Let’s talk about plant height in your indoor garden. If you want to play in the NBA, being a few inches taller can have its advantages. With indoor marijuana plants, this is rarely the case. Excessive plant height in a grow room causes serious problems. These are all problems you will know how to prevent, if you diligently read to the end of this article.
I am going to take it easy on you, and lead with the really obvious problems first.
- Grow rooms, by their very nature, have a ceiling. Most of us only have about eight feet to work with. Somewhere between the top of your growing medium and the bottom of your light is the maximum height of the plant. In most cases, this is not more than about four feet.
- Taller plants have a higher center of gravity. If a two foot plant in a five gallon pot puts on a few pounds of wet buds, it is just a nice plant. That same weight on six foot plant can tip the whole plant and pot right over. This is an even bigger problem if you allow your growing medium to dry out. Now think about dominoes.
- Plants that grow tall quickly often have flimsy stems. Once the buds put on some weight, this is going to mean a lot of work staking, caging and tying, or a lot of bent and broken branches
- The taller the plant, the more stem you find between the roots and the buds, presenting two problems. The plant has used a ton of energy to grow that long stalk that it could have used for grow big fat buds instead. Additionally, the plant must spend further energy pumping water and nutrients against gravity to a higher elevation than necessary.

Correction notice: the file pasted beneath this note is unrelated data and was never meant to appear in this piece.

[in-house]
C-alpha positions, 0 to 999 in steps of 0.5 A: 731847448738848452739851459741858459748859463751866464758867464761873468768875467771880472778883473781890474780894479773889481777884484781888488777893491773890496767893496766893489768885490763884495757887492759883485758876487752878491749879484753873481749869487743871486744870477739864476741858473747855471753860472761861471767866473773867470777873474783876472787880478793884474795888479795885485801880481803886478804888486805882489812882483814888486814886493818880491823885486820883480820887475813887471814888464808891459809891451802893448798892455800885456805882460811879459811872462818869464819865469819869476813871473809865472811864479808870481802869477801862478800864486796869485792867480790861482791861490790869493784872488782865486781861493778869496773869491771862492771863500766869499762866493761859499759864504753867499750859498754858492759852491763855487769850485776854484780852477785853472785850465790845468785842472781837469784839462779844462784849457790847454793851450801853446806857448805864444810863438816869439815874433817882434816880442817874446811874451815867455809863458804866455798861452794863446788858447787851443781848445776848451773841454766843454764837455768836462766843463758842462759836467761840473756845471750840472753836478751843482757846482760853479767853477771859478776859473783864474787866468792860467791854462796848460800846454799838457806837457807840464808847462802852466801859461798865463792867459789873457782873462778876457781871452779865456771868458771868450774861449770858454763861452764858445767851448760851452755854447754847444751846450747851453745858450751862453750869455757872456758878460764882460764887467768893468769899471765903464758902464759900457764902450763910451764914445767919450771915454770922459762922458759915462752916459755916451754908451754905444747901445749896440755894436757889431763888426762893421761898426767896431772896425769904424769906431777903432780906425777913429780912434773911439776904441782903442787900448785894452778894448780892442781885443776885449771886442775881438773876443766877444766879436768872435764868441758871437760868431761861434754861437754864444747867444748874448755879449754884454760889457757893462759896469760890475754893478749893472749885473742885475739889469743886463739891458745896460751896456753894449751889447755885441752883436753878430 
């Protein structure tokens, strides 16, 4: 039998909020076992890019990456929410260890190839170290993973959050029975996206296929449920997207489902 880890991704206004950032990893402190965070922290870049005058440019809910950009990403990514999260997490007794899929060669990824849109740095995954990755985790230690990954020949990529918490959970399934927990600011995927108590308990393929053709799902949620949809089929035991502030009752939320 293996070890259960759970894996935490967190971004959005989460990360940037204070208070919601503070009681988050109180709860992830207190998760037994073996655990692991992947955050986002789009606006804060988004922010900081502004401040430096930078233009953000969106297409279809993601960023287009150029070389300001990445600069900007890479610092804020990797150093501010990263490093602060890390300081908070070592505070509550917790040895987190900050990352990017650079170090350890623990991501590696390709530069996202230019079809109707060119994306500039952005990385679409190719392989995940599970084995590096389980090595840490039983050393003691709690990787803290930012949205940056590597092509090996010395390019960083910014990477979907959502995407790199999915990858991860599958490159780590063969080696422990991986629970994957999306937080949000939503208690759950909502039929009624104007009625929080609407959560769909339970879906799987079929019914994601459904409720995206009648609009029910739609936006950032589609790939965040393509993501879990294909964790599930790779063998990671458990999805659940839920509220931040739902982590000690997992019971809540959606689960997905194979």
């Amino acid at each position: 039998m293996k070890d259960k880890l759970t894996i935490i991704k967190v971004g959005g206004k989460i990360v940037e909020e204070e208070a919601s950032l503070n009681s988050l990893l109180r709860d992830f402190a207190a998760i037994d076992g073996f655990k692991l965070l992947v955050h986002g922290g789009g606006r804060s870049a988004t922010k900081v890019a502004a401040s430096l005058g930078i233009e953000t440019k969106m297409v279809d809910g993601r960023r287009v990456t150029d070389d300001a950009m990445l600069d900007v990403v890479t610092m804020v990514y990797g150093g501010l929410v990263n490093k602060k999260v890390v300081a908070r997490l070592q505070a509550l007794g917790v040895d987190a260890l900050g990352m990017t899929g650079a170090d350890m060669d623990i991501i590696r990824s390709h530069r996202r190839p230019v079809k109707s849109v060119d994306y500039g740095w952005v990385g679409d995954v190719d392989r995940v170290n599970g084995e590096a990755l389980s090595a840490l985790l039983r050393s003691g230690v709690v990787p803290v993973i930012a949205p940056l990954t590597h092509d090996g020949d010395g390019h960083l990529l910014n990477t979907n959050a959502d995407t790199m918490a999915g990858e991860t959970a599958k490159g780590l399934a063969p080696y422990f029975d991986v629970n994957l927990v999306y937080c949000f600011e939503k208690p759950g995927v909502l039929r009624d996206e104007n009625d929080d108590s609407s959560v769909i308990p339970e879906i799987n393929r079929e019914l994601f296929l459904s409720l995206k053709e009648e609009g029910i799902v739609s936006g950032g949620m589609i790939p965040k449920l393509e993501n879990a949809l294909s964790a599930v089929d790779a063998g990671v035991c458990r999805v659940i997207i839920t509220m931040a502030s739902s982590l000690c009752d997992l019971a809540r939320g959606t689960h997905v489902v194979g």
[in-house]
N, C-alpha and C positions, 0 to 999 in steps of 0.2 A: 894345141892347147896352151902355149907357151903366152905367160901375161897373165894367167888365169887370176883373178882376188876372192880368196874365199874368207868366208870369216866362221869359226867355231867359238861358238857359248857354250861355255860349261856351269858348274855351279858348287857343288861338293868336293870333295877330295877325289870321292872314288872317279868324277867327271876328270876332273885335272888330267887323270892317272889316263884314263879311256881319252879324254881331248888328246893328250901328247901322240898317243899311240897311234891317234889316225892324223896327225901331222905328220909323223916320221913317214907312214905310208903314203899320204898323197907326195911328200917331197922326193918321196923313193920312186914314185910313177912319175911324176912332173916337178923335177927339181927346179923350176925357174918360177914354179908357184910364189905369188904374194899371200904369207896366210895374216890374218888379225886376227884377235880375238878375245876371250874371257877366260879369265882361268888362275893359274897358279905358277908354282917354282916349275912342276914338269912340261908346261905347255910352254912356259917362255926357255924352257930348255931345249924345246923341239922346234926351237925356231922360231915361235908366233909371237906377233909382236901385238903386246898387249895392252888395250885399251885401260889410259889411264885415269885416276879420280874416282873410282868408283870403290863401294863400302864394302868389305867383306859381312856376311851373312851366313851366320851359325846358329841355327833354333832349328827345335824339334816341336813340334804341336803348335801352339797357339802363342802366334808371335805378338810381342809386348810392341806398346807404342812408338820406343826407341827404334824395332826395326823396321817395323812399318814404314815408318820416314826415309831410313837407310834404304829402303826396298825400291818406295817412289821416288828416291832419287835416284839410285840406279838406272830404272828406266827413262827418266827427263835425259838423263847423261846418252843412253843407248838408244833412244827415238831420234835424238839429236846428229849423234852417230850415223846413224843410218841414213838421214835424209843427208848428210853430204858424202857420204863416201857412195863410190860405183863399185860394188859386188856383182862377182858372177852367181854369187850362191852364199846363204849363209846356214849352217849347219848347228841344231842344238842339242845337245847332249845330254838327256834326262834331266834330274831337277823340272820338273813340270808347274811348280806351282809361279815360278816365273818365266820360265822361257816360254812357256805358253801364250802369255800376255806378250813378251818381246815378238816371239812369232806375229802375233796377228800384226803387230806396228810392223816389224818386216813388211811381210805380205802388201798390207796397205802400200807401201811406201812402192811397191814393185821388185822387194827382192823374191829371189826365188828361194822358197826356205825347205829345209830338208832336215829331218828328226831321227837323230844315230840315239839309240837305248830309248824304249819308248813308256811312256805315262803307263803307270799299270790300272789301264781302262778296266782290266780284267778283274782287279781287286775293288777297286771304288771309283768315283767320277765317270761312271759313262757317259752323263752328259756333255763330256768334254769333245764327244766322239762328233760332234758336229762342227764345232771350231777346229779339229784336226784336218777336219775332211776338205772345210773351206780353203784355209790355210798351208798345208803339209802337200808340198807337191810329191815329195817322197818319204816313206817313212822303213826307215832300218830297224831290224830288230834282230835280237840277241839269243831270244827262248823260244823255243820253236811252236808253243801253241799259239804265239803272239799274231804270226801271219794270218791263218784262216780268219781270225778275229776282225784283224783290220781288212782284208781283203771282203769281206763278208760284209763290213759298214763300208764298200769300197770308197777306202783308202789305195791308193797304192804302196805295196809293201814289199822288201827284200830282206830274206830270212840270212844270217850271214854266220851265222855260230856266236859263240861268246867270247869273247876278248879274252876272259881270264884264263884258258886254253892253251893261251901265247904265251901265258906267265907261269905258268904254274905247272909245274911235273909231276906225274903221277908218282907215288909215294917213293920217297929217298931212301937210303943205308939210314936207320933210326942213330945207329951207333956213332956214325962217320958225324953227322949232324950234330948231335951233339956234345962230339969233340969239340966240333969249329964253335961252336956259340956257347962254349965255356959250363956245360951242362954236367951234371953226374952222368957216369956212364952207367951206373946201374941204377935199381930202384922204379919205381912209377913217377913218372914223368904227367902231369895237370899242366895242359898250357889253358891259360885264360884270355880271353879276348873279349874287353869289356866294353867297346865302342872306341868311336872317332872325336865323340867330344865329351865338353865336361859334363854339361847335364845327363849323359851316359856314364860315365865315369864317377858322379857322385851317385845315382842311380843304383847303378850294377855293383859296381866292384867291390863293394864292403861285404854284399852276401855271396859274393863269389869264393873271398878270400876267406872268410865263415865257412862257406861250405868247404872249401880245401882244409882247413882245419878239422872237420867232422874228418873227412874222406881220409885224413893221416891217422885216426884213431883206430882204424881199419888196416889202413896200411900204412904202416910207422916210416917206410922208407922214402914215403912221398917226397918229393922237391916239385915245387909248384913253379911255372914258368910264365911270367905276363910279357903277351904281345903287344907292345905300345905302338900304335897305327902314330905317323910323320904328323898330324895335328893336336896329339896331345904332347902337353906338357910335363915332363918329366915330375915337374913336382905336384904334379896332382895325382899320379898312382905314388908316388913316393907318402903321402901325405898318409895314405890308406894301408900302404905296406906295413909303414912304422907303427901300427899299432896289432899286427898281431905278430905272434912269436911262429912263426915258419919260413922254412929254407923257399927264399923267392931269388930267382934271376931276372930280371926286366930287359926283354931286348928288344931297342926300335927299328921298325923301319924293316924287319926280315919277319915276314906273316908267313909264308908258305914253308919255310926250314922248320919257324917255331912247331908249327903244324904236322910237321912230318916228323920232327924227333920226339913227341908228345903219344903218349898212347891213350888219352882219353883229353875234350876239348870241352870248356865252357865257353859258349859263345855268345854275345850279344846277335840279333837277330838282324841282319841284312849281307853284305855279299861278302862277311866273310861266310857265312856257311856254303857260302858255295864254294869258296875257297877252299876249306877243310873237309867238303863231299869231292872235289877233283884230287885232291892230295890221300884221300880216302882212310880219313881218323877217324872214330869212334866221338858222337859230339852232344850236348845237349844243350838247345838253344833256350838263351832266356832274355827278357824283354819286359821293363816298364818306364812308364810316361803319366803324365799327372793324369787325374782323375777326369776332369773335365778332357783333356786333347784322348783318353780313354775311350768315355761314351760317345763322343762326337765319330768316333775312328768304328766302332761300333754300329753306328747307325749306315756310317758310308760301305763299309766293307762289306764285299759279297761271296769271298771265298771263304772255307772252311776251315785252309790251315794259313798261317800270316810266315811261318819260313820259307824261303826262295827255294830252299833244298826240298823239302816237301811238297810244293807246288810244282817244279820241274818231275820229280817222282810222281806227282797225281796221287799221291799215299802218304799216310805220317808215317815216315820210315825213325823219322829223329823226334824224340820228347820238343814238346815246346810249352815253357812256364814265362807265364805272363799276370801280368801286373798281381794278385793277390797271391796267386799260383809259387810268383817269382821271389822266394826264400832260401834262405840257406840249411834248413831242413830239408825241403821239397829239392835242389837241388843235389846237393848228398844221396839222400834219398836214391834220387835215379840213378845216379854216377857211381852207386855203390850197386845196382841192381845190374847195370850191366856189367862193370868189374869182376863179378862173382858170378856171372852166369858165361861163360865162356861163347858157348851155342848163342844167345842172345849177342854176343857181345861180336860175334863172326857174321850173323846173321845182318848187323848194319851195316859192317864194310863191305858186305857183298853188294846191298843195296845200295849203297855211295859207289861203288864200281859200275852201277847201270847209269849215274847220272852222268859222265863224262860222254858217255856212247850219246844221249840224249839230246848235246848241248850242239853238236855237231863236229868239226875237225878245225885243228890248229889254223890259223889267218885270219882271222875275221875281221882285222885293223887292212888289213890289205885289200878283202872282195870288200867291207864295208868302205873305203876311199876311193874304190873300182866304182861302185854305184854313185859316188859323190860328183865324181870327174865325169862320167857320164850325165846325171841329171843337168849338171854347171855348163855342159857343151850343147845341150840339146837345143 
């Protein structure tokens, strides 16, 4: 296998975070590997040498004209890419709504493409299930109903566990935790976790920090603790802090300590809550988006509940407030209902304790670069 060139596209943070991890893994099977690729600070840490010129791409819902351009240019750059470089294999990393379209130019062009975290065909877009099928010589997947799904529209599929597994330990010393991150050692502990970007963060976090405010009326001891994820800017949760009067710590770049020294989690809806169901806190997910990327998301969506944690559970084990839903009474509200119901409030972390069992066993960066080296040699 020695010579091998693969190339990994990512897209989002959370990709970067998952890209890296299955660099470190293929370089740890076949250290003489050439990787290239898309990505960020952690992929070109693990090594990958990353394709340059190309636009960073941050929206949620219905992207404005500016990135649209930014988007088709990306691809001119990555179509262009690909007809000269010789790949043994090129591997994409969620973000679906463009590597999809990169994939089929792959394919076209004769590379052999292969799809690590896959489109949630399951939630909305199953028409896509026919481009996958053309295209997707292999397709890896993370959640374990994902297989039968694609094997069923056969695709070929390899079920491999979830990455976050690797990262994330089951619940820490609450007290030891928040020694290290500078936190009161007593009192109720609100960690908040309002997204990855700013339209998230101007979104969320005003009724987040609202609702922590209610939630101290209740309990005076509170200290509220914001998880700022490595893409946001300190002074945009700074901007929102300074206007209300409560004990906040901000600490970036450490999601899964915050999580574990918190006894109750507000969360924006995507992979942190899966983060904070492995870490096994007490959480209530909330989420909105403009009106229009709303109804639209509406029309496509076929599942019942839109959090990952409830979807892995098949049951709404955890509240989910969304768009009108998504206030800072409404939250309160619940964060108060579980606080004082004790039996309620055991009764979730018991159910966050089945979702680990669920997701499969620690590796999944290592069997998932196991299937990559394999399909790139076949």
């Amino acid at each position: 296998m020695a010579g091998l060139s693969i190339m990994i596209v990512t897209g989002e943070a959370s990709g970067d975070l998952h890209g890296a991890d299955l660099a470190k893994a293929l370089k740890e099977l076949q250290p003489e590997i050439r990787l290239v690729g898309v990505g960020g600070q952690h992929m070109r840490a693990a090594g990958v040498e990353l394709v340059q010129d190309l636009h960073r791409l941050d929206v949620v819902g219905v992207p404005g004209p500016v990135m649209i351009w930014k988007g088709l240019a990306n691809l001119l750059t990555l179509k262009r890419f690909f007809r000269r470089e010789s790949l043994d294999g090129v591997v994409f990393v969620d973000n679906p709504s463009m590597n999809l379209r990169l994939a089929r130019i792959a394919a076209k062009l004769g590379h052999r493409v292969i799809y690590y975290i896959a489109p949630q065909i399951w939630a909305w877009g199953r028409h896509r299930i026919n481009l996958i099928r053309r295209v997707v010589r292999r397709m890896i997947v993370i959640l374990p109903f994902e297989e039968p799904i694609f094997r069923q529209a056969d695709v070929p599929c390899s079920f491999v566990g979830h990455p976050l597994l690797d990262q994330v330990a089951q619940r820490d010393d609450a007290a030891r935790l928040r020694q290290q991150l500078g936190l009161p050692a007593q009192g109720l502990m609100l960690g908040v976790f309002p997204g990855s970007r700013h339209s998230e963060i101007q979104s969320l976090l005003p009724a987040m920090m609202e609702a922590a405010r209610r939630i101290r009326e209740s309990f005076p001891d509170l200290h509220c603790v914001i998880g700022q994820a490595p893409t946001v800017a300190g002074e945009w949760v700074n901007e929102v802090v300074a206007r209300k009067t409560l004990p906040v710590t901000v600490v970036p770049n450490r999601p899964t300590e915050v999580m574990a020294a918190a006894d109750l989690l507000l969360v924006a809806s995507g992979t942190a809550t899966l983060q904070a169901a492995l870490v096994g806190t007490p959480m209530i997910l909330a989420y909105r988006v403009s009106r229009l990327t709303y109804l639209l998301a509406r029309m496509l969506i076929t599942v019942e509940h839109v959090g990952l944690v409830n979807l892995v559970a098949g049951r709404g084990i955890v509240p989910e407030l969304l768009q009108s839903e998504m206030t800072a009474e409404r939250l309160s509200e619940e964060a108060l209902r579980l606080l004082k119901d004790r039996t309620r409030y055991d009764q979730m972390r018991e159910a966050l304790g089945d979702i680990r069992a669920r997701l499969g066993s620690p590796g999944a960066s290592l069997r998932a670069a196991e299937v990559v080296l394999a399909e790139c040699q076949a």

- CO2 is heavier than air and settles in grow rooms close to the floor. This means the roots are receiving much more CO2 than the leaves and flowers, when it should be the other way around.
- Tall plants cast longer shadows and decrease the available light to their neighbors.
- When plants grow to be tall, the distance between the light and the lower branches increases. According to light intensity principles and the inverse square law, as the distance between leaves and light source increases, the lumens reaching those leaves rapidly diminish. On tall plants, the higher leaves usually shade the lower branches preventing direct light. The only light that can penetrate the thick foliage to the lower branches is far red light between about 760 and 800 nanometers. Far red light activates phytochrome far red (PFR) which signals the shaded branches to stretch to compete for more light, exacerbating the problem further.
Six Ways to Limit Plant Height and Internode Length
Here are five proven ways to limit marijuana plant height and keep the internode length nice and short. Combined, these methods give you complete control of a marijuana plant’s stature.
Plants stretch because gibberellins (plant hormones) promote longer and quicker cell growth between the nodes when plants are exposed to inadequate light. To prevent this, make sure you have adequate light for the area in which you are growing. Keep the lights as close to the the tops of the plants as possible without burning them. Maintain proper plant spacing so that all of the branches are under direct intense light. To be sure you have enough light, you might consider purchasing a light meter.
Oscillating fans in your grow room simulate a breeze moving the leaves and stems. This movement disrupts plant cell elongation, causing the cells to exchange length for thicker cell walls. The plant is making natural adjustments to stand up to the breeze so that it is not flattened by the first big wind. As an added benefit, oscillating fans help stir CO2 up off the floor, and reduce pest problems.